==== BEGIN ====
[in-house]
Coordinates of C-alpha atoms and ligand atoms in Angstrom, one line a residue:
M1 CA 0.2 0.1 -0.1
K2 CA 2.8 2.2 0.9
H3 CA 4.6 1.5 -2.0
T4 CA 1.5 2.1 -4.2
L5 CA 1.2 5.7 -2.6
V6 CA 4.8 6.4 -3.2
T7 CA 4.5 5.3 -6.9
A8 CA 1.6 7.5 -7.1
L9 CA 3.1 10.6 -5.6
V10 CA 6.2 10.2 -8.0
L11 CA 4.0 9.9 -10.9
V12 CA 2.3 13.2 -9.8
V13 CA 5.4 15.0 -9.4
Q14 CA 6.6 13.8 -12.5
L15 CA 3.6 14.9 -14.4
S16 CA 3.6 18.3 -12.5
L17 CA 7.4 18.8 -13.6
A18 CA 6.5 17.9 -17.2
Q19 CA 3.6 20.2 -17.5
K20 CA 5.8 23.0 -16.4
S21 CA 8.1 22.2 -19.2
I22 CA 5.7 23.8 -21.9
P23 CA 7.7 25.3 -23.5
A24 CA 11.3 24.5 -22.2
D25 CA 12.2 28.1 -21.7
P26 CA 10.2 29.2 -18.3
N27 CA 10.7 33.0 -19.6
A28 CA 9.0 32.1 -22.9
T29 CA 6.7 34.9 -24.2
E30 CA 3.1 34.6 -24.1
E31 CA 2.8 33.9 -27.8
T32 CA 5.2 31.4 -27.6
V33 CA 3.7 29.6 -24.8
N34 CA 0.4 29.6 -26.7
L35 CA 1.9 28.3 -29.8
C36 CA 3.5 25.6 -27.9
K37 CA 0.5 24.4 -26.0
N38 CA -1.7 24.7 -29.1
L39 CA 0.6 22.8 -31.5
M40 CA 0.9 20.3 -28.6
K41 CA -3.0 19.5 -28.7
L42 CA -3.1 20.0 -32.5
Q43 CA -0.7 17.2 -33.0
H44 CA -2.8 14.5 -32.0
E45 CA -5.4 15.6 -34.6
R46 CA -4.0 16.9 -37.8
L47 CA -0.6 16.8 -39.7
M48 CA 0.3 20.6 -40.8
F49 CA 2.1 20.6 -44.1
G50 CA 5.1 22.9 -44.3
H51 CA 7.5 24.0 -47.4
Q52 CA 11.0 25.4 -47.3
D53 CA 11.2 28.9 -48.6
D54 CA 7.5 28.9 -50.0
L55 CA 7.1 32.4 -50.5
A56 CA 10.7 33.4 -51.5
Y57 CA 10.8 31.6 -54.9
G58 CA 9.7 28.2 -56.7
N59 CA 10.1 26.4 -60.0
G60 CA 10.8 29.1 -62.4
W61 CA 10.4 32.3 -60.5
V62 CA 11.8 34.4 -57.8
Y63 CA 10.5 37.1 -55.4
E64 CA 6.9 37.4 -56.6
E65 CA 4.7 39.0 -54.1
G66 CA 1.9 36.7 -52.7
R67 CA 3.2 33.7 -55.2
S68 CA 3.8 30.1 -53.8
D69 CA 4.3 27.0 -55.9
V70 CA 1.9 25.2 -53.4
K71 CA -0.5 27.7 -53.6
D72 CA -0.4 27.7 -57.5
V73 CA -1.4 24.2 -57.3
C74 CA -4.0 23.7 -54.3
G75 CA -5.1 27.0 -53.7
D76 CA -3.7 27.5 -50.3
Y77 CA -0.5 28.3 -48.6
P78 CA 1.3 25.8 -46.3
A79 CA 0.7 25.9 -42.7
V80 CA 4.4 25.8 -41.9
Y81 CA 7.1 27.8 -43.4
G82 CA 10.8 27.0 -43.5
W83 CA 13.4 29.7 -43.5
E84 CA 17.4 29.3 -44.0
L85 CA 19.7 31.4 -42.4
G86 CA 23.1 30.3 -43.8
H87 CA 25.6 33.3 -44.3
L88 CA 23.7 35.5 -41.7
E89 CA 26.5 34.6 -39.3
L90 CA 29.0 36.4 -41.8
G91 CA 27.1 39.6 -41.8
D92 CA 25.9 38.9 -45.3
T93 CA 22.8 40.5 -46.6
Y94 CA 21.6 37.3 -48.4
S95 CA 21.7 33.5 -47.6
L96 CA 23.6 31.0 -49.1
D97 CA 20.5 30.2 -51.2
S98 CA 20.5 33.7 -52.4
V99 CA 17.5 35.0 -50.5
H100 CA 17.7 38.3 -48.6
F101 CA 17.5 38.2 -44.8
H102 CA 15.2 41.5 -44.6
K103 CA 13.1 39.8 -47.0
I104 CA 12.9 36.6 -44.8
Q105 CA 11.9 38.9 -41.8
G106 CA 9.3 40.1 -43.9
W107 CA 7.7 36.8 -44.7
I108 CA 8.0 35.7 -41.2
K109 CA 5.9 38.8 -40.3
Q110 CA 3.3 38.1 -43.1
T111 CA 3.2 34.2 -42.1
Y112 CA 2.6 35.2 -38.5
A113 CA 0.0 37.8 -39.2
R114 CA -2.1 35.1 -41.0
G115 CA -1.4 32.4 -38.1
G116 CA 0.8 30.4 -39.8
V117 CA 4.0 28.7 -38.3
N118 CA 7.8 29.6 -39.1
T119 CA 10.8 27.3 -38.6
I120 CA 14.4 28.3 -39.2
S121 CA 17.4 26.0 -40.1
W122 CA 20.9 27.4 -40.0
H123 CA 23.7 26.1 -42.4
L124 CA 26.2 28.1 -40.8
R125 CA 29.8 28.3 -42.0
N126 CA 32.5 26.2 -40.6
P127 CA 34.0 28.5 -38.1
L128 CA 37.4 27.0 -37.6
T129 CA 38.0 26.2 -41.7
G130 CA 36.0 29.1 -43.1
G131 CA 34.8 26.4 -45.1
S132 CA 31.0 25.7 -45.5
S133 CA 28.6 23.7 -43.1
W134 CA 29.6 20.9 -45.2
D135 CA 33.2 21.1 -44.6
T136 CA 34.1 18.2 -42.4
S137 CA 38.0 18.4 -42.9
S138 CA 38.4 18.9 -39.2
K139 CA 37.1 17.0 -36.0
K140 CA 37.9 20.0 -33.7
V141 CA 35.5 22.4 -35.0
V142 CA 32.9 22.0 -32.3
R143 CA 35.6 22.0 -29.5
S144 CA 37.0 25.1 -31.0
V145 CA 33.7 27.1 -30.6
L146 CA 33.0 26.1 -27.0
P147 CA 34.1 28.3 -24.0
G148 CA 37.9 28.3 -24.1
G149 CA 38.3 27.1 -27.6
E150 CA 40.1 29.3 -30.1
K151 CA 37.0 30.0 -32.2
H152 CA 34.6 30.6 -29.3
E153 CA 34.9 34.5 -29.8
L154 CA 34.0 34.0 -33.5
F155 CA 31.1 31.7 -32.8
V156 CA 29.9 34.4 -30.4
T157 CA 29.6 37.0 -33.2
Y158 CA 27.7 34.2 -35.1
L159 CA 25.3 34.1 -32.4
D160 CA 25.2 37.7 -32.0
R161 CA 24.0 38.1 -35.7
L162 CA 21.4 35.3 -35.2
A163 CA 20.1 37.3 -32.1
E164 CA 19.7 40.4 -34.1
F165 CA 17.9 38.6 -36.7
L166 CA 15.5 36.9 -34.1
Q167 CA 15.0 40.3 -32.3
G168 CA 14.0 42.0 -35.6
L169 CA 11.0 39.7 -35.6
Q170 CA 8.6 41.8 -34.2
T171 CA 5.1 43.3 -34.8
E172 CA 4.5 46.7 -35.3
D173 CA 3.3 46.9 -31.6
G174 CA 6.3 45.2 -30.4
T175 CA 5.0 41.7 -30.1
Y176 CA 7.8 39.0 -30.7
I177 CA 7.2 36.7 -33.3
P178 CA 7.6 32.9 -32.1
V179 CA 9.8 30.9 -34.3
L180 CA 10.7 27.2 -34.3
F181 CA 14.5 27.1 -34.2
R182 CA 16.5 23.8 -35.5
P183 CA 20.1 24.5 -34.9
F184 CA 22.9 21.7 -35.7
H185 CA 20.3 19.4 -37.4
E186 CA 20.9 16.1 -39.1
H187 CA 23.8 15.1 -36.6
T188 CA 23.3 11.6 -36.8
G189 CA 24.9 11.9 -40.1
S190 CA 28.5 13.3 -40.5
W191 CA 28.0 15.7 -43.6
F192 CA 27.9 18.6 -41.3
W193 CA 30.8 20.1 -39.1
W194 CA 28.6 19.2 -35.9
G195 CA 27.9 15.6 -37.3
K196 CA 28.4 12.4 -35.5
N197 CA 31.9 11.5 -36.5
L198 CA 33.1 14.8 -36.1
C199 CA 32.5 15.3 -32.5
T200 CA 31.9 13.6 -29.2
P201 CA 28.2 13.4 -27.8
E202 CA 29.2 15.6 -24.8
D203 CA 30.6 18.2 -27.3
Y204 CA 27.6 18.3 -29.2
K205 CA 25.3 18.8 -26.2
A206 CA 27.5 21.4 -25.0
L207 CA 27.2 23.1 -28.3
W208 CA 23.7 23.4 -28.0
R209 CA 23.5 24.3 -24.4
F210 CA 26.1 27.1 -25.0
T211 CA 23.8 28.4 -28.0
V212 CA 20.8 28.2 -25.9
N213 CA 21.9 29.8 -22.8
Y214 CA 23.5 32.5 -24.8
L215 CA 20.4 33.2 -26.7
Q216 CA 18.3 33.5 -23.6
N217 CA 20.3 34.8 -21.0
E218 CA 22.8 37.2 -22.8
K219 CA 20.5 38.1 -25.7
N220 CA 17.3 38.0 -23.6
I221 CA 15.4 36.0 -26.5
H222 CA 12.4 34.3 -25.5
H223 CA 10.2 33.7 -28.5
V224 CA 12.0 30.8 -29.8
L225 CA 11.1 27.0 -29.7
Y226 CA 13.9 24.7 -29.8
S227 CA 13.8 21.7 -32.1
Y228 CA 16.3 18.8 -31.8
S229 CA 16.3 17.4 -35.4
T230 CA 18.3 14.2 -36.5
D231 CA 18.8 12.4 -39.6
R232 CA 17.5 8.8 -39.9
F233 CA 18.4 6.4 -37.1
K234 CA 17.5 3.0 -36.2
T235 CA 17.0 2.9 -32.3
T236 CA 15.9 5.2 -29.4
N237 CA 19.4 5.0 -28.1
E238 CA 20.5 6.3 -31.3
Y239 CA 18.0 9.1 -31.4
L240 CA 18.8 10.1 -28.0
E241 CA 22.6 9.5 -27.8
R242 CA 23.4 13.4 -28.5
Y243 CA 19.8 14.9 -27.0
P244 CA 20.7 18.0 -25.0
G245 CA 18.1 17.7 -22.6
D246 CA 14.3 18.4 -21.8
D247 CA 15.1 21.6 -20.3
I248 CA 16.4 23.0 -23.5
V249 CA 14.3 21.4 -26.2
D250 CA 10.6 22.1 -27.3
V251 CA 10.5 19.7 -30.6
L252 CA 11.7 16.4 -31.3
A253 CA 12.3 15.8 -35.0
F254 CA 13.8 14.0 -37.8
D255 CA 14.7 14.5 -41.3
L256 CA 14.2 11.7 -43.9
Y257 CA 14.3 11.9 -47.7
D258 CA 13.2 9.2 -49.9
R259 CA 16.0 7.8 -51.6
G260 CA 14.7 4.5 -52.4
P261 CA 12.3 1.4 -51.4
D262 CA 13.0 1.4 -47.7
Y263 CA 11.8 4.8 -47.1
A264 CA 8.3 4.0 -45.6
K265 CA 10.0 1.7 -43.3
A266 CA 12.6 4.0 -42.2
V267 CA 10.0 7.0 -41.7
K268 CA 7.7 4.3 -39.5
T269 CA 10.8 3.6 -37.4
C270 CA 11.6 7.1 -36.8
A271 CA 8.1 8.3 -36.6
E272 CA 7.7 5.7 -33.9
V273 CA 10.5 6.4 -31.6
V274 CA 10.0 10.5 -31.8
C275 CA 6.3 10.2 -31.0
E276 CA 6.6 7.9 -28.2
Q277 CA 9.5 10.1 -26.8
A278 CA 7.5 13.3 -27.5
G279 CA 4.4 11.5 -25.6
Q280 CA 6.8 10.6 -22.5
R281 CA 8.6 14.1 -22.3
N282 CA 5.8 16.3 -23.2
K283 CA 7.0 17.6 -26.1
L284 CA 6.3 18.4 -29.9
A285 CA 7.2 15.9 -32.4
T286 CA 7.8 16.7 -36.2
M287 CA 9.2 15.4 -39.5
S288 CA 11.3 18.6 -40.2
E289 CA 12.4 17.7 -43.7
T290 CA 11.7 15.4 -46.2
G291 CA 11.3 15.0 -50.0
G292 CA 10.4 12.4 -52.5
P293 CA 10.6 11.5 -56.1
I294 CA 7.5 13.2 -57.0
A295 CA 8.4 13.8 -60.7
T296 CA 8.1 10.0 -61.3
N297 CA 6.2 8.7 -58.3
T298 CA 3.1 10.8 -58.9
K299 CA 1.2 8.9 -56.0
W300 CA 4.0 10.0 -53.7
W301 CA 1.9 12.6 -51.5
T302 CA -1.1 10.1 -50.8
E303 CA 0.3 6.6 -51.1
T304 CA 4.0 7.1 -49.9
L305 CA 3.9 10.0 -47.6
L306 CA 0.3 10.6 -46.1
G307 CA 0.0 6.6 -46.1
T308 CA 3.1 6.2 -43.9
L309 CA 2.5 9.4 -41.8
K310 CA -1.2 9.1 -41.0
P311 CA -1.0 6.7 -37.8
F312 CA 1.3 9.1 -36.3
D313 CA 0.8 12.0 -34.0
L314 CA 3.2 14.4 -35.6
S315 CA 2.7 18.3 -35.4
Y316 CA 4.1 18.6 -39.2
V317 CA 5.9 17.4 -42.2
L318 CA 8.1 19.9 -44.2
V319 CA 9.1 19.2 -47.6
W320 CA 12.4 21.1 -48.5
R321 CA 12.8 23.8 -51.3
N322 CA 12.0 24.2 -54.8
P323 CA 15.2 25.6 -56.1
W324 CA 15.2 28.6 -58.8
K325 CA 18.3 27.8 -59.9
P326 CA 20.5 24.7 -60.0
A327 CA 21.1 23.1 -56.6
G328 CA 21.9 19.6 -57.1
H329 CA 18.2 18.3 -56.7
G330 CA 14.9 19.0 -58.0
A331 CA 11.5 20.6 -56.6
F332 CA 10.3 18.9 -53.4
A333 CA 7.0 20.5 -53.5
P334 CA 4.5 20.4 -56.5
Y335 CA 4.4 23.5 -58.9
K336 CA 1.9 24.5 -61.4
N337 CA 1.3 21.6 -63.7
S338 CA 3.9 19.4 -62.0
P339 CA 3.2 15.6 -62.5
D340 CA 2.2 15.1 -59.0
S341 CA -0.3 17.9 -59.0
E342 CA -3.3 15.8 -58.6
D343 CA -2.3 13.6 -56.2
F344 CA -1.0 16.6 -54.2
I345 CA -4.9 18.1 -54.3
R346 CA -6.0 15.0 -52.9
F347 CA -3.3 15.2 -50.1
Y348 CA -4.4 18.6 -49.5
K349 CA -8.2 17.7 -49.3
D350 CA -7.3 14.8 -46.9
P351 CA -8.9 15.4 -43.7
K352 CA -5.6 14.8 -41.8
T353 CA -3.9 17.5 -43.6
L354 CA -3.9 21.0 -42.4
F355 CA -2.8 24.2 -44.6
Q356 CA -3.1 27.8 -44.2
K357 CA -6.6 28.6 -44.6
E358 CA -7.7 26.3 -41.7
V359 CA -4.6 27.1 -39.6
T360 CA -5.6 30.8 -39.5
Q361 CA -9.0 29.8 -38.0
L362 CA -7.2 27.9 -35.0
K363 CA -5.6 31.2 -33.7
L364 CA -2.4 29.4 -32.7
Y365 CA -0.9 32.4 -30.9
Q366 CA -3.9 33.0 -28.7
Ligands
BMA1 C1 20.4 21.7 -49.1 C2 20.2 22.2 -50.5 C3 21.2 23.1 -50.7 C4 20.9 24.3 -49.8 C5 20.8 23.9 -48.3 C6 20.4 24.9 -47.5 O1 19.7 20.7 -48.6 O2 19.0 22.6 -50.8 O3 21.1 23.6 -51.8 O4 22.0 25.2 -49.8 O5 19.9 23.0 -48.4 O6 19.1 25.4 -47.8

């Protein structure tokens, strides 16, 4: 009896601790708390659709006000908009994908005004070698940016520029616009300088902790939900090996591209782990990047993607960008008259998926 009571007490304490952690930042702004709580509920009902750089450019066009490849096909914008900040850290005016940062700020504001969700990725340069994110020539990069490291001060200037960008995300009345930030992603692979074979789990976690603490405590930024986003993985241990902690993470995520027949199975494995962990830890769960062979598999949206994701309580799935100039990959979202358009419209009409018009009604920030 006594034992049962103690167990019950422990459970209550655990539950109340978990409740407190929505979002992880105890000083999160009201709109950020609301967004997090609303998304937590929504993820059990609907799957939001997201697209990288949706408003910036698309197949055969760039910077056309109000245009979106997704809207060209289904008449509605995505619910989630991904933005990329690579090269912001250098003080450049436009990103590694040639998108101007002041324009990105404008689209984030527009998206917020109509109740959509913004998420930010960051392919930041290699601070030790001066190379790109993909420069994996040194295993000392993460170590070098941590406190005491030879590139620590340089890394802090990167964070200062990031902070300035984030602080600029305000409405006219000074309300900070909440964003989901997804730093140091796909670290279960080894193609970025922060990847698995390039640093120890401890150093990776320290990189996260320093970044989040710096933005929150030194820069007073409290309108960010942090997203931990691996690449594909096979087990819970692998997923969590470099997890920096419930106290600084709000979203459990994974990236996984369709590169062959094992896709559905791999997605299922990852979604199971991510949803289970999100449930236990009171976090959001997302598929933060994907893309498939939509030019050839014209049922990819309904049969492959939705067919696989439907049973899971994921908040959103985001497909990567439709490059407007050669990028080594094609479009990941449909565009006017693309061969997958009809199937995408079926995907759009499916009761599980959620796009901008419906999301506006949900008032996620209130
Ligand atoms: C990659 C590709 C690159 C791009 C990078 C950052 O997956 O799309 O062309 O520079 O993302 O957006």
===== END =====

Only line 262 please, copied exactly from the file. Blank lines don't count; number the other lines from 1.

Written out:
G260 CA 14.7 4.5 -52.4